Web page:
Posted by Abundant Returns Tax Service

Top Three Tips In Using Form 14039 (Identity Theft Affidavit)

Top Three Tips In Using Form 14039 (Identity Theft Affidavit)

Identity Theft has been a serious problem in the United States for many years. In 2011, more than 641, 000 taxpayers experienced identity theft according to the Internal Revenue Service records. The problem does not only cause a great deal of inconvenience towards taxpayers but also forced the whole IRS to secure tax refunds made by stolen Social Security numbers (SSNs) as well as other personal information. The U.S Treasury would have wasted $6.5 billion due to stolen identities in 2011.

Are you a victim of identity theft? Do you feel you’re at risk for your identity to be stolen? It’s best to let the IRS know about your situation using the Form 14039 Identity Theft Affidavit.

Here are the top three tips we want to share with you in using Form 14039:

Pay Attention To the Warning Signs

The first indication that there’s something wrong is a written notice from the IRS. Since identity thieves file their fraudulent returns early, once you file and the IRS already received a return carrying your SSN, they will alert you by sending a mail to you right away. Another step that the IRS takes to protect taxpayers is contacting suspected identity theft victims whose SSN matches that of the theft who owes money or gets a refund that covers due taxes even though no return was filed. Another red flag that the agency sends a notice with is questionable income from an unreported employer or a collection notice related to a return that was never filed.

Take The Post-Notice Steps Right Away

The following steps are done once the notice from the IRS arrives:

The phone number provided by the IRS on the notice must be called right away.
Form 14039 Affidavit of Identity Theft must be completed. There is a downloadable version found from the IRS website (irs.gov) wherein you can just type directly to it.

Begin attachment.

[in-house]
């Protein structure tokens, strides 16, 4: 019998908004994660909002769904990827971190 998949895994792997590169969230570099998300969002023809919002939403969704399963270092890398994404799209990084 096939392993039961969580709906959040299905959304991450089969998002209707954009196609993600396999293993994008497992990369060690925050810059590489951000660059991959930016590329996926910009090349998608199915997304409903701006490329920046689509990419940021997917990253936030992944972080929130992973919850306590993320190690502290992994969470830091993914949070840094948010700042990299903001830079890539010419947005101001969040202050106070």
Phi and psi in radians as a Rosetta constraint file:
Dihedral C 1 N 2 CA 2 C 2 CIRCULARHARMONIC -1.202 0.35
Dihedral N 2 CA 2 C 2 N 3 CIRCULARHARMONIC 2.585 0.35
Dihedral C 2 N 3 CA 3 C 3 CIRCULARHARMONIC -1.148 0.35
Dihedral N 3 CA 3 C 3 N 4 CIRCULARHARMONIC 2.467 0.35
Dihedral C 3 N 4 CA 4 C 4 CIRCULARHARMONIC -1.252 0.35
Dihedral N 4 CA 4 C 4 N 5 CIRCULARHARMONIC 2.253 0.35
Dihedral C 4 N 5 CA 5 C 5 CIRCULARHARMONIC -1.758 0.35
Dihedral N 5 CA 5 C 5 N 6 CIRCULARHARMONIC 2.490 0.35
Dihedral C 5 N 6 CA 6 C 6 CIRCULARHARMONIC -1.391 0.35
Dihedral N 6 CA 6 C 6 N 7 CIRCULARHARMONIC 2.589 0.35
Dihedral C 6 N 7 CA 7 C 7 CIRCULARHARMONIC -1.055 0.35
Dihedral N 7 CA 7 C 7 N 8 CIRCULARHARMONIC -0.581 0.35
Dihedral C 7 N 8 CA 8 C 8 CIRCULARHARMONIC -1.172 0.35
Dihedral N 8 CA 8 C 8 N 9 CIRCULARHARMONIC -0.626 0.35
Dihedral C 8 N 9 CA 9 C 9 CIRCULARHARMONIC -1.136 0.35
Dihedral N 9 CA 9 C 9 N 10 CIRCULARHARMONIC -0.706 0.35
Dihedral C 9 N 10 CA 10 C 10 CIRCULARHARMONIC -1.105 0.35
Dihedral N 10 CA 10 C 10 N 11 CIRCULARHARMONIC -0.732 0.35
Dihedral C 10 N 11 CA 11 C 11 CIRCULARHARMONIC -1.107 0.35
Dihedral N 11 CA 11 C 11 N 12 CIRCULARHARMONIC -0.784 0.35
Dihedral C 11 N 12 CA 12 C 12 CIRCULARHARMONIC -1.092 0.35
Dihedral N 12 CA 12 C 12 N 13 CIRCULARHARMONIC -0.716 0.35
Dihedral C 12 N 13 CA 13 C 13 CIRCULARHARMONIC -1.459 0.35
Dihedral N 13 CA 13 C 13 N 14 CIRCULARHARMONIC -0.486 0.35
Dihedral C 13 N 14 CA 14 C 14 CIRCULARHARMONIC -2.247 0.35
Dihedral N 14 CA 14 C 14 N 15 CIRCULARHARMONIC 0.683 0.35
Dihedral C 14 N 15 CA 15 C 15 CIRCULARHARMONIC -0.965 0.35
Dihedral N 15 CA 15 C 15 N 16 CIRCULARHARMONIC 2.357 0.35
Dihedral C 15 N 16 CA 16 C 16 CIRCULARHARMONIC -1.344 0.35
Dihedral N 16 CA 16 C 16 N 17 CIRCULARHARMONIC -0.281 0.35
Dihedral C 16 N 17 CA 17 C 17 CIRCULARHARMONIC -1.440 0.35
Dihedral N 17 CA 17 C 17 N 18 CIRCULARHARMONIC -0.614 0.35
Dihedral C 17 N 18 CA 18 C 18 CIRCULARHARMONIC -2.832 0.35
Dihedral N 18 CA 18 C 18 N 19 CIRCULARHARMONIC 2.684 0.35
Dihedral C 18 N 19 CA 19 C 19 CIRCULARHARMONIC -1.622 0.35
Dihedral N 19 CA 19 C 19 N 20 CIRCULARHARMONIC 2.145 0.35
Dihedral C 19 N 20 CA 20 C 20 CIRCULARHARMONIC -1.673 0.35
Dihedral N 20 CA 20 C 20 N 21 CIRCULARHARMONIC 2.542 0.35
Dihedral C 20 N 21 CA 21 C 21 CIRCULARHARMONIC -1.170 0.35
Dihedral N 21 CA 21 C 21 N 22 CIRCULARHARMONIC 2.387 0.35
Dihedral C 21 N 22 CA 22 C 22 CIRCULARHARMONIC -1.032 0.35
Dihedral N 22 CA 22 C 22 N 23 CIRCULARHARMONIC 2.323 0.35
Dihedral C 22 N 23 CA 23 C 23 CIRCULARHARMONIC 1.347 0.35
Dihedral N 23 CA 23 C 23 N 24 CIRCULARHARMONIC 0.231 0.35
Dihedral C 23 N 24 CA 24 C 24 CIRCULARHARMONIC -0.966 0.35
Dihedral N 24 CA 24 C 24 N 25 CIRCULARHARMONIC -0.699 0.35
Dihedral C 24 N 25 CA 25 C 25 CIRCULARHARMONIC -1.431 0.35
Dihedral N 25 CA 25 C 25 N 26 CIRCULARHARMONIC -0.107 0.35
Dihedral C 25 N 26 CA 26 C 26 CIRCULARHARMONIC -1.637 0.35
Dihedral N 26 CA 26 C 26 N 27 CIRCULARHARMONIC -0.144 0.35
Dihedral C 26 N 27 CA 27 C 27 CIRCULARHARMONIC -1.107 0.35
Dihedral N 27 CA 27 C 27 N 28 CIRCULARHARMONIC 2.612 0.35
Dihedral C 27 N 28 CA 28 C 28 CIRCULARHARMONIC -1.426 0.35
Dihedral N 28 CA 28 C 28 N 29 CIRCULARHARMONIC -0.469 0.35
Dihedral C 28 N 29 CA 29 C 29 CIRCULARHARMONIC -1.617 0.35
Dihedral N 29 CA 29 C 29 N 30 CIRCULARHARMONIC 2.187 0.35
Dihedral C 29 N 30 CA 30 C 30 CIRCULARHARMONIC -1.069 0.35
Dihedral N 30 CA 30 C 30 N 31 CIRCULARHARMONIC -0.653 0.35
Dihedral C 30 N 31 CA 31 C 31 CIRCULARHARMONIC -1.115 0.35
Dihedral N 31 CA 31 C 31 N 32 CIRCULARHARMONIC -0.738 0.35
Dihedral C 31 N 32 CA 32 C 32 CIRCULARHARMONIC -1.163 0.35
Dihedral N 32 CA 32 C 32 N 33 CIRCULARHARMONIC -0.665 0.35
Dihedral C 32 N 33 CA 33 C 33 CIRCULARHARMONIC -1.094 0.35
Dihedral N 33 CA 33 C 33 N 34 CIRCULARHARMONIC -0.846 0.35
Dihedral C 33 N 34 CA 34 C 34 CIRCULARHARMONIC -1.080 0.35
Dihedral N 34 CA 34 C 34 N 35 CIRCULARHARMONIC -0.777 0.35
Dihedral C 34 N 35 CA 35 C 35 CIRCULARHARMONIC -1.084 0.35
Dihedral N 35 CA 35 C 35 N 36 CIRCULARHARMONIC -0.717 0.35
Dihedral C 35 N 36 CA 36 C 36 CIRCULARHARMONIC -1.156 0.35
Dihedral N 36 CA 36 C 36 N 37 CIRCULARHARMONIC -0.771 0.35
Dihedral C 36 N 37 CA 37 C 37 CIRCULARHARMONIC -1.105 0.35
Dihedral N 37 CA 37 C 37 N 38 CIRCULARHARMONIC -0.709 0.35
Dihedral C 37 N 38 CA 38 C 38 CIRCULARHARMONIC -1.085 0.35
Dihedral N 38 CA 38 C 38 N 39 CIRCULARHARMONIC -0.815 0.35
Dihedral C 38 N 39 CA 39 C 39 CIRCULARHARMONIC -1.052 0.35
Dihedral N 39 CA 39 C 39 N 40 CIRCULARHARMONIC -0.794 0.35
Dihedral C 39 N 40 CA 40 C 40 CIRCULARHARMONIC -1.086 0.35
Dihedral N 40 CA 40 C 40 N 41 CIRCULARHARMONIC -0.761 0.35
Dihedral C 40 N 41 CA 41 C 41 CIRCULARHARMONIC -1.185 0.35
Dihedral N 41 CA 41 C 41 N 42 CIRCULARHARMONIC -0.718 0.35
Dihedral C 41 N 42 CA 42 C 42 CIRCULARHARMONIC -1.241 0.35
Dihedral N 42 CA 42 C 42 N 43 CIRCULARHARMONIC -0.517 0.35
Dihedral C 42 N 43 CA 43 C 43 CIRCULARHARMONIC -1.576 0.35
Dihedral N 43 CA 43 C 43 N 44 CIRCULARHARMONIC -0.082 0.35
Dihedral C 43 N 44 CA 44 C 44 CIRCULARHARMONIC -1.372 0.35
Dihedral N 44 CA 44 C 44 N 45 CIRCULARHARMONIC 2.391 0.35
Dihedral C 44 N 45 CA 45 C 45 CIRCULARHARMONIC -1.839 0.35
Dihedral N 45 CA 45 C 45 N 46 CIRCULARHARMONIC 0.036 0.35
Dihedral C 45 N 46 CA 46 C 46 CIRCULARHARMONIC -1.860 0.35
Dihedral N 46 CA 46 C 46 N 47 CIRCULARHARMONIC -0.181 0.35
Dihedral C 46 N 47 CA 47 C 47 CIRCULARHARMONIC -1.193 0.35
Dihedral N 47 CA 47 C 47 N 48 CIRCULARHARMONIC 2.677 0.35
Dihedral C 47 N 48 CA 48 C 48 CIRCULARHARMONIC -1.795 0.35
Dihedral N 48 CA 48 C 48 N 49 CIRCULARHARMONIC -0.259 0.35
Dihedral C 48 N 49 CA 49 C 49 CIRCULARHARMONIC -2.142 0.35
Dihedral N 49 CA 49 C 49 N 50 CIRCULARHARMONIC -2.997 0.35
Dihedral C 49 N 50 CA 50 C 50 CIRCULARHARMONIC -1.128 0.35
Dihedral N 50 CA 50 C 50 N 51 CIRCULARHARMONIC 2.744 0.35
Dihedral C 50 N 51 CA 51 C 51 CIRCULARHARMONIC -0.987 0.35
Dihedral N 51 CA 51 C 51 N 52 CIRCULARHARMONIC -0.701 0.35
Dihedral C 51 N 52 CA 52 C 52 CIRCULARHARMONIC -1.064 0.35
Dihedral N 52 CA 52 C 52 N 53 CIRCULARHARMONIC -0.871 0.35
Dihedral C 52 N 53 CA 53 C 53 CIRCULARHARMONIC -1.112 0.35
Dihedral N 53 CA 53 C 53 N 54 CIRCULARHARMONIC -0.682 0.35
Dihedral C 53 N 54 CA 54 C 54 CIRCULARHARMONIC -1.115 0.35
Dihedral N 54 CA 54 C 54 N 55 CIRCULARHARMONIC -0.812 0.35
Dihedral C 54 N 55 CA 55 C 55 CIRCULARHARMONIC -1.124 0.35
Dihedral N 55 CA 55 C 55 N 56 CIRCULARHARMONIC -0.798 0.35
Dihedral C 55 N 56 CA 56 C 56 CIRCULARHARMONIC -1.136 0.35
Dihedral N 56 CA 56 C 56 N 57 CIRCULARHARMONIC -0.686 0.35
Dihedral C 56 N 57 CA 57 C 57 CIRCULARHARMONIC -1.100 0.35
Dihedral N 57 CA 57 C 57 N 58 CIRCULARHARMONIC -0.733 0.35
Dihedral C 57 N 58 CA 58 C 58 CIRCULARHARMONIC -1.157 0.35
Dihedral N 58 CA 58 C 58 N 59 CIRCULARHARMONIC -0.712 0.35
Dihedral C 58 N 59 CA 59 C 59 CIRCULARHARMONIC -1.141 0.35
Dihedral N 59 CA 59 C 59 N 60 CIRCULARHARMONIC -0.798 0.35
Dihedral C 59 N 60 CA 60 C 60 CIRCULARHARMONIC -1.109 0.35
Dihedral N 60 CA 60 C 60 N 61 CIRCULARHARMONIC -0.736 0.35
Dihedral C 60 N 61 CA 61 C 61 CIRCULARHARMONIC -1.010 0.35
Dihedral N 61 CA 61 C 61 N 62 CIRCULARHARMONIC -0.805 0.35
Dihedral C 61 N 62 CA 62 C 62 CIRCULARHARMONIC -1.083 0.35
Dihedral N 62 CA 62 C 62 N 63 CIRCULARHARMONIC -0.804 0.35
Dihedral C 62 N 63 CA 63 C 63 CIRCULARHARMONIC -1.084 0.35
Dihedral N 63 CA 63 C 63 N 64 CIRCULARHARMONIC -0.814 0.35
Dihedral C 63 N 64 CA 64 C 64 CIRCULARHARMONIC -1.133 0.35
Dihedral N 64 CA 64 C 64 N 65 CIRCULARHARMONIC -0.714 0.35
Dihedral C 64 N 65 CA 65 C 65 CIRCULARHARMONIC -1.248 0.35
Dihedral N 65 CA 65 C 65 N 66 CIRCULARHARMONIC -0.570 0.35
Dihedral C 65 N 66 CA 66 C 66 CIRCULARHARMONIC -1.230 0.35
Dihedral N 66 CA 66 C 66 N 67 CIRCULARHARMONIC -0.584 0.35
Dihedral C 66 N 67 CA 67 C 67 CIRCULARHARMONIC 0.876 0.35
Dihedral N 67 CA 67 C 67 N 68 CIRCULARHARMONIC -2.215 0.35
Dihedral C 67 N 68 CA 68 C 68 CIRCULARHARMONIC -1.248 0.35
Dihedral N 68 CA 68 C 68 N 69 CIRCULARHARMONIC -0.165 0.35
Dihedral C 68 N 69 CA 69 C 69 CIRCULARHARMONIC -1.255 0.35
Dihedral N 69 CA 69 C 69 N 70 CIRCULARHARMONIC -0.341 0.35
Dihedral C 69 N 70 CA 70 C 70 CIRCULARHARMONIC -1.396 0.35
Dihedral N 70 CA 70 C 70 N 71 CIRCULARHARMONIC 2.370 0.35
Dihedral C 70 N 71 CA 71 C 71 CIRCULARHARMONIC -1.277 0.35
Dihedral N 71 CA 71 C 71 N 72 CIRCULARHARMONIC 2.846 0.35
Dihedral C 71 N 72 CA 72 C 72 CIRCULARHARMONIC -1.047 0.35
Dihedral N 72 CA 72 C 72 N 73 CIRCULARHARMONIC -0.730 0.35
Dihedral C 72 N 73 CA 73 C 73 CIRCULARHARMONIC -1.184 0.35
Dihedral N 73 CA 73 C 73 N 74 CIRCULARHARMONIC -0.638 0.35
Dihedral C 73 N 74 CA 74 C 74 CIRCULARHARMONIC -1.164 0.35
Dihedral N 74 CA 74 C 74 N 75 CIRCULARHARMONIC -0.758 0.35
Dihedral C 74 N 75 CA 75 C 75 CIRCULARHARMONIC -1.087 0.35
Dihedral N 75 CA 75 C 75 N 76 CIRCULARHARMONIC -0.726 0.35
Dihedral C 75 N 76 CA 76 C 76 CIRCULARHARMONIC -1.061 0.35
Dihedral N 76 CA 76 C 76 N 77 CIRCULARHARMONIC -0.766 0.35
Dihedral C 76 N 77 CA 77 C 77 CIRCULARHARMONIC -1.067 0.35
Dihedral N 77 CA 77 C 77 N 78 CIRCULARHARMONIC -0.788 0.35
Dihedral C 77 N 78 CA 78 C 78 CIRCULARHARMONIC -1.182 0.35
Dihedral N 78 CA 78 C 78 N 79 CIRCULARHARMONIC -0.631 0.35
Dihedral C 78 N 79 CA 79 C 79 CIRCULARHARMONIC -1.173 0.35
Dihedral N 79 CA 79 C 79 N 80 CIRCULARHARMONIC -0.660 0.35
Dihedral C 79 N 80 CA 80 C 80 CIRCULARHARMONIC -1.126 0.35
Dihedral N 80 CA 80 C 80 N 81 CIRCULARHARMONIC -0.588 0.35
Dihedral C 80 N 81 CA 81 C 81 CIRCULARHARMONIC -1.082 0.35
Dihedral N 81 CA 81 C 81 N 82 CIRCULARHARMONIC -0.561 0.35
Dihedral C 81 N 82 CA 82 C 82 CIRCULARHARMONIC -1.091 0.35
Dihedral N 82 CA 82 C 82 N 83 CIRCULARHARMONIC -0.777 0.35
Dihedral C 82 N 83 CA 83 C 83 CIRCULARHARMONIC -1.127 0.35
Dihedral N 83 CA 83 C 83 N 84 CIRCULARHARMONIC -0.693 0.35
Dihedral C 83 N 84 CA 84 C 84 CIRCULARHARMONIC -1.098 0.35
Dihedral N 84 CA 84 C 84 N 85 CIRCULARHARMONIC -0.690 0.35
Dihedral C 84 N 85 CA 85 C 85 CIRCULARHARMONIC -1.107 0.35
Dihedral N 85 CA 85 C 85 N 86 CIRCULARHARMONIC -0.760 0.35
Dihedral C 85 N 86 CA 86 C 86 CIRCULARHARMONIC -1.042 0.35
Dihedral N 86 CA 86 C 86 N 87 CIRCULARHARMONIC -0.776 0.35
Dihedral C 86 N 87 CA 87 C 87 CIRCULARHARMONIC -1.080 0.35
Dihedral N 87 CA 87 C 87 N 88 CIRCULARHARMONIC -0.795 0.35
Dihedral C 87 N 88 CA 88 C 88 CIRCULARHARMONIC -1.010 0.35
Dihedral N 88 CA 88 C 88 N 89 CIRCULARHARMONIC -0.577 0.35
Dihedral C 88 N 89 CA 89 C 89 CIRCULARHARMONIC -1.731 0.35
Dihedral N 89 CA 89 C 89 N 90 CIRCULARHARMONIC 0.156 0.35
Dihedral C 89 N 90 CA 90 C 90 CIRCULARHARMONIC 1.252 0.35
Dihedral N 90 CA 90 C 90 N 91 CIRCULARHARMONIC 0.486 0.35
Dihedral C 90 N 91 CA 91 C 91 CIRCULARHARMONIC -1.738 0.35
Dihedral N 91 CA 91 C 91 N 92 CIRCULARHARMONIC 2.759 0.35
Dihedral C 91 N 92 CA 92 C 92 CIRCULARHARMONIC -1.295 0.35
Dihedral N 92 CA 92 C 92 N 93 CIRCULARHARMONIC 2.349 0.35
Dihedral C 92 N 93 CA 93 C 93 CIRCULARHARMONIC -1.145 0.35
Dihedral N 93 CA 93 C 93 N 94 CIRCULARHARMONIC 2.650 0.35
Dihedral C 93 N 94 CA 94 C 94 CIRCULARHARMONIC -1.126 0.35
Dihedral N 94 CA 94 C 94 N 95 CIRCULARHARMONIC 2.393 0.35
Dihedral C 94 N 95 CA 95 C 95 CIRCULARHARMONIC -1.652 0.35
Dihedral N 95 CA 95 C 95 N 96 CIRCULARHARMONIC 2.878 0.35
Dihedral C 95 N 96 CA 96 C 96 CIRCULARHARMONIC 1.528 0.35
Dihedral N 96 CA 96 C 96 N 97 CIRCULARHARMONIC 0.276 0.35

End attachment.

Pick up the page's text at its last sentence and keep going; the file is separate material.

There are boxes that indicate the reason why you received the notice - check the identity theft box. The form must be completed and you must attach a photocopy of official identification like your driver’s license, passport, Social Security card or government-issued ID card. You’ll find the instructions for faxing and mailing found in the notice or on Form 14039. Make sure you prepare several copies in case you need them such as for student financial-aid audits.
Always Be Cautious

Don’t hesitate to let the IRS know if you believe your identity has been stolen by another individual and used your personal information without your consent. Submit Form 14039 and check the “potential victim” box if you see any suspicious or unfamiliar entries and charges on your credit card report and credit card charges. In case all of these activities happen after you lost your purse or have your wallet stolen, it's a sign that you are a victim of identity theft.

If you confirmed that you or your child is a victim of identity theft, check the second box stating that your future returns may be at risk. A copy of government-issued ID and police report if available must be included. The affidavit must then be mailed to the address for suspicions or faxed to the number found on page two. Lastly, inform the IRS Identity Protection Specialized Unit by calling them using the toll-free number : (800) 908-4490.

Prevent Identity Theft

Identity thieves have endless opportunities to steal from you. They work every day all throughout the year by sending emails offering free tax preparation and ask you some important information to supposedly resolve an issue about your return or refund. Do not click any links from these emails as you might get a virus on your hard drive allowing thieves to gather sensitive information from your computer. The stolen information will be used to again steal from you and the government. The IRS is asking taxpayers to forward email scams at phishing@irs.gov.

The most important tip we can give you is to never communicate with any individuals electronically because the IRS never work that way. The agency communicates via letters sent through the U.S Postal Service. The best way to protect yourself is to always be alert and be aware of the things you can do to prevent identity theft.

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